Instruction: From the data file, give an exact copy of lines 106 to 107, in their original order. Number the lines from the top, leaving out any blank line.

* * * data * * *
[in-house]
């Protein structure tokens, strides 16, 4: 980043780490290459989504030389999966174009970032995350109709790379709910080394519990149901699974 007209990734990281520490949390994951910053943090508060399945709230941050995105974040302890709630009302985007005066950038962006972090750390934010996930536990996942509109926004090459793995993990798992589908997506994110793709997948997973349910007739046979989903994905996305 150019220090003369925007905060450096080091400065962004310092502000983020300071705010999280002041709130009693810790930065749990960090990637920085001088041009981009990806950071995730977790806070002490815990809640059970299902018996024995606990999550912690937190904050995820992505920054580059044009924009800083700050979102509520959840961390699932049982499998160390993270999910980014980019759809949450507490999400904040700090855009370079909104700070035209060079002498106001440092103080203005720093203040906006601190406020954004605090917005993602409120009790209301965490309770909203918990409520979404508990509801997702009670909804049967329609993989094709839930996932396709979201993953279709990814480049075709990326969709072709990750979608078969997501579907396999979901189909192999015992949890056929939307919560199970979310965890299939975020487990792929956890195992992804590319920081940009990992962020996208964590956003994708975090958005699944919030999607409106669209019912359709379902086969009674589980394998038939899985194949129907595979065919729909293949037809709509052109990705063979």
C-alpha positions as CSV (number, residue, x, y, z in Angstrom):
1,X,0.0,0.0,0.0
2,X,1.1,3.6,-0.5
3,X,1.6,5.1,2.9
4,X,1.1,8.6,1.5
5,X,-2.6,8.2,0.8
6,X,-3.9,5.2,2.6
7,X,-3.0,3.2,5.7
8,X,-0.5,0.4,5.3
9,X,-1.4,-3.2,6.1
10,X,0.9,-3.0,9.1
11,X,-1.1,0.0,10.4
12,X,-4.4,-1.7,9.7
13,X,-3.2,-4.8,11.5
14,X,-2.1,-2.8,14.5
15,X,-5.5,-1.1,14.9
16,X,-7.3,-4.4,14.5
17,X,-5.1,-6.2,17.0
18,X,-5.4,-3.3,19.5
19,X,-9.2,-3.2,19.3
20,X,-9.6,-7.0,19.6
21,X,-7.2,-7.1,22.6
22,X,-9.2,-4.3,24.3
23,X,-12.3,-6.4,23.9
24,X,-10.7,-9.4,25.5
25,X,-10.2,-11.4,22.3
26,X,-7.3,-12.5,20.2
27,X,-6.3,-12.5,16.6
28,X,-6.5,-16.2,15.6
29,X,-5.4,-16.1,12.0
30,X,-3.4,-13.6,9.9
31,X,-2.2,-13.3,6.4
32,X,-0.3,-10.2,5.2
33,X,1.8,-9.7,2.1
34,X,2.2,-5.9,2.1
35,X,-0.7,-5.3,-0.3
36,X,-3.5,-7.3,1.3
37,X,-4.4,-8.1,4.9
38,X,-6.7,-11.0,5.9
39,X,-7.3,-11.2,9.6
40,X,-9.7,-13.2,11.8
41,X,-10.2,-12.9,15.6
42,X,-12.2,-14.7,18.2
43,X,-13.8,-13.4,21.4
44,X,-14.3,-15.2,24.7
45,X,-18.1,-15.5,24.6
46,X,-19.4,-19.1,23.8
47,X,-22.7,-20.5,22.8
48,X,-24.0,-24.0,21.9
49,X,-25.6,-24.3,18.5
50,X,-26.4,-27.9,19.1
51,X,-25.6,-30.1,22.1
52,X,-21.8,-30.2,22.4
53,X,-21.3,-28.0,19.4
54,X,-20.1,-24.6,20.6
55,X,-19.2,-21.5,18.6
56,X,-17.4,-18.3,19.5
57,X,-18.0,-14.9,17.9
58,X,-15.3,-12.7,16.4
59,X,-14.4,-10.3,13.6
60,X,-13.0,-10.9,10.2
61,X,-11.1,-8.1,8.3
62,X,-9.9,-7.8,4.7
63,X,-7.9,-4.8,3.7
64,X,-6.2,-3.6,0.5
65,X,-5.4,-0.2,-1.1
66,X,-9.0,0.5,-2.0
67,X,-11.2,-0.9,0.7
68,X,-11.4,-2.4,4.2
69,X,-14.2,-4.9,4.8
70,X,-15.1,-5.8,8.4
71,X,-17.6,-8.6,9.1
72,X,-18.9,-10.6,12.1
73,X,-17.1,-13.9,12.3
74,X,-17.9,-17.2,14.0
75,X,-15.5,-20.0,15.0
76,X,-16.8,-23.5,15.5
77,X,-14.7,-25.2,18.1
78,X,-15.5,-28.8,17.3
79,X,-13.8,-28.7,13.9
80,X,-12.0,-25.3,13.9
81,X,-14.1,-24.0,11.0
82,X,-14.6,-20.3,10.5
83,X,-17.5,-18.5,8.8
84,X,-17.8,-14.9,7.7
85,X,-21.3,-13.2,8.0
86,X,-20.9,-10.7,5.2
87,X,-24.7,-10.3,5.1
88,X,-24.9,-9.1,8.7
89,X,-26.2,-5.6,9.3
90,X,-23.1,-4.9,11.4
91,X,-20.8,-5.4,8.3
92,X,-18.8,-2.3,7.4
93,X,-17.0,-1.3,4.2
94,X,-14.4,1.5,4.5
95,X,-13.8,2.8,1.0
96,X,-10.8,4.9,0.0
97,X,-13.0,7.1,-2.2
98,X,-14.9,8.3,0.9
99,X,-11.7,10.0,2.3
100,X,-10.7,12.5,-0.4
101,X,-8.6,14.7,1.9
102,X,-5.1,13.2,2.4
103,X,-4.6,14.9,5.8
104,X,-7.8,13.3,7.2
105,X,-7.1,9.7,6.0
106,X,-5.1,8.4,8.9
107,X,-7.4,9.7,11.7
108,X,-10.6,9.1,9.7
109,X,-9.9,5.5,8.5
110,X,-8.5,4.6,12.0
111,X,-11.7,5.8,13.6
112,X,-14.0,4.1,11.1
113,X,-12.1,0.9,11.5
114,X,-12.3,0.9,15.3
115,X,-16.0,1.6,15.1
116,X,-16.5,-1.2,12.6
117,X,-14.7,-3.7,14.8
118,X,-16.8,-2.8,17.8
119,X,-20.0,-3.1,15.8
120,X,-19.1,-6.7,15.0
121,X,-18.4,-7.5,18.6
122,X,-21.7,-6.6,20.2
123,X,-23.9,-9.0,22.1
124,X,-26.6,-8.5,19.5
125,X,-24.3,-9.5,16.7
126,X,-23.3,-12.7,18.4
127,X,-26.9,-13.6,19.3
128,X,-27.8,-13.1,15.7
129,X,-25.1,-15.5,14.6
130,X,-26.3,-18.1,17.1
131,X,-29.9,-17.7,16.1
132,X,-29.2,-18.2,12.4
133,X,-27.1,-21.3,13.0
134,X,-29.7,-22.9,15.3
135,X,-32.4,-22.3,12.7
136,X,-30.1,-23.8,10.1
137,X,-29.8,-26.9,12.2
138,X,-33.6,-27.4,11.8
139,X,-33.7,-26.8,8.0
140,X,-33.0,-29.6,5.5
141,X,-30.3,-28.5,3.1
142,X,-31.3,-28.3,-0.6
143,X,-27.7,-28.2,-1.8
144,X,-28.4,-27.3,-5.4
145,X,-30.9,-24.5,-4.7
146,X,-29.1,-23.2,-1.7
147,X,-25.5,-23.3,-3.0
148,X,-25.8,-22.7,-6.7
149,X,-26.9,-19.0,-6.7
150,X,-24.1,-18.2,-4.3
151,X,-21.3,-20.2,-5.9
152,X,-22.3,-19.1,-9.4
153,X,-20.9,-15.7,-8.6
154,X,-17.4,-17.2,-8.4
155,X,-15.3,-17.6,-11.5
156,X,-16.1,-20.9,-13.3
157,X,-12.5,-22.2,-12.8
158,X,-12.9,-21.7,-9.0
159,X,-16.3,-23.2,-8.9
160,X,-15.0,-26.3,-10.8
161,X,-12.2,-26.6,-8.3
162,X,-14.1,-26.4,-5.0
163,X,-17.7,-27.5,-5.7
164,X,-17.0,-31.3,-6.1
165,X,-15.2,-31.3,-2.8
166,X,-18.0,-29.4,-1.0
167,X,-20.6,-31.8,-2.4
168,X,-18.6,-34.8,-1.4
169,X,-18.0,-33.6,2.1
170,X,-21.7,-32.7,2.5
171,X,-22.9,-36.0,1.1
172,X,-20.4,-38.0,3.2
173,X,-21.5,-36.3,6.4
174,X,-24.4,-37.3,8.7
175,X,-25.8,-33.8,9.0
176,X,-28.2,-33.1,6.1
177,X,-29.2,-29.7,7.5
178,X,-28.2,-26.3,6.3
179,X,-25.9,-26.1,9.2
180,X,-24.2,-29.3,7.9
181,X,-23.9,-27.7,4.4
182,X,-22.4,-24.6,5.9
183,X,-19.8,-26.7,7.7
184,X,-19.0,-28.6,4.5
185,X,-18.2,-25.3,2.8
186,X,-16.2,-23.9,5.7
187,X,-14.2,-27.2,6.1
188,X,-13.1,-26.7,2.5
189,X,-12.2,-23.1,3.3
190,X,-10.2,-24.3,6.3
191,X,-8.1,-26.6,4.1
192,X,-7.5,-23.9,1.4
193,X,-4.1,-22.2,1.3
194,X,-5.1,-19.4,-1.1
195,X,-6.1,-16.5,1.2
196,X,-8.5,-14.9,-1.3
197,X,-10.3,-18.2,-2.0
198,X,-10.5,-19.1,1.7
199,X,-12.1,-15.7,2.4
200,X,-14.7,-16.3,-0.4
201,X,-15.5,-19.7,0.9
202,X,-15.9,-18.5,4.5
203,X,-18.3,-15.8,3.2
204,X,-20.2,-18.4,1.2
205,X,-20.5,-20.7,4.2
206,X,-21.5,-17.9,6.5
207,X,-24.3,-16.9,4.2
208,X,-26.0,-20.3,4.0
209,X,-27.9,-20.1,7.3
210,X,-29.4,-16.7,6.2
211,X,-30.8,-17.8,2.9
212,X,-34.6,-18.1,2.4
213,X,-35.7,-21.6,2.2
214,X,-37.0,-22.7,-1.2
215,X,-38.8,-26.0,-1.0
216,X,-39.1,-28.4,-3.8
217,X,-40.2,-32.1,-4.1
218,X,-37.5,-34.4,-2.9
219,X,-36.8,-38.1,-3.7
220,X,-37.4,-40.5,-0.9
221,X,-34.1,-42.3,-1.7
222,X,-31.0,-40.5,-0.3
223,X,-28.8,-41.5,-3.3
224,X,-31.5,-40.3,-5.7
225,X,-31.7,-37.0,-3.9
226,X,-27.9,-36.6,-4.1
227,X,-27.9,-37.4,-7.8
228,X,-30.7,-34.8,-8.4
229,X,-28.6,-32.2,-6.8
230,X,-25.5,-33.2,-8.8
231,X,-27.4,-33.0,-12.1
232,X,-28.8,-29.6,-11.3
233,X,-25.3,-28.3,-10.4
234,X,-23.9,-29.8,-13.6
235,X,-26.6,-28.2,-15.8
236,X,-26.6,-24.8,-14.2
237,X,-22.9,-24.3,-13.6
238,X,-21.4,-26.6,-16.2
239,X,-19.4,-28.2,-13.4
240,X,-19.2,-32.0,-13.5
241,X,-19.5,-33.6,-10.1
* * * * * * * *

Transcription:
103,X,-4.6,14.9,5.8
104,X,-7.8,13.3,7.2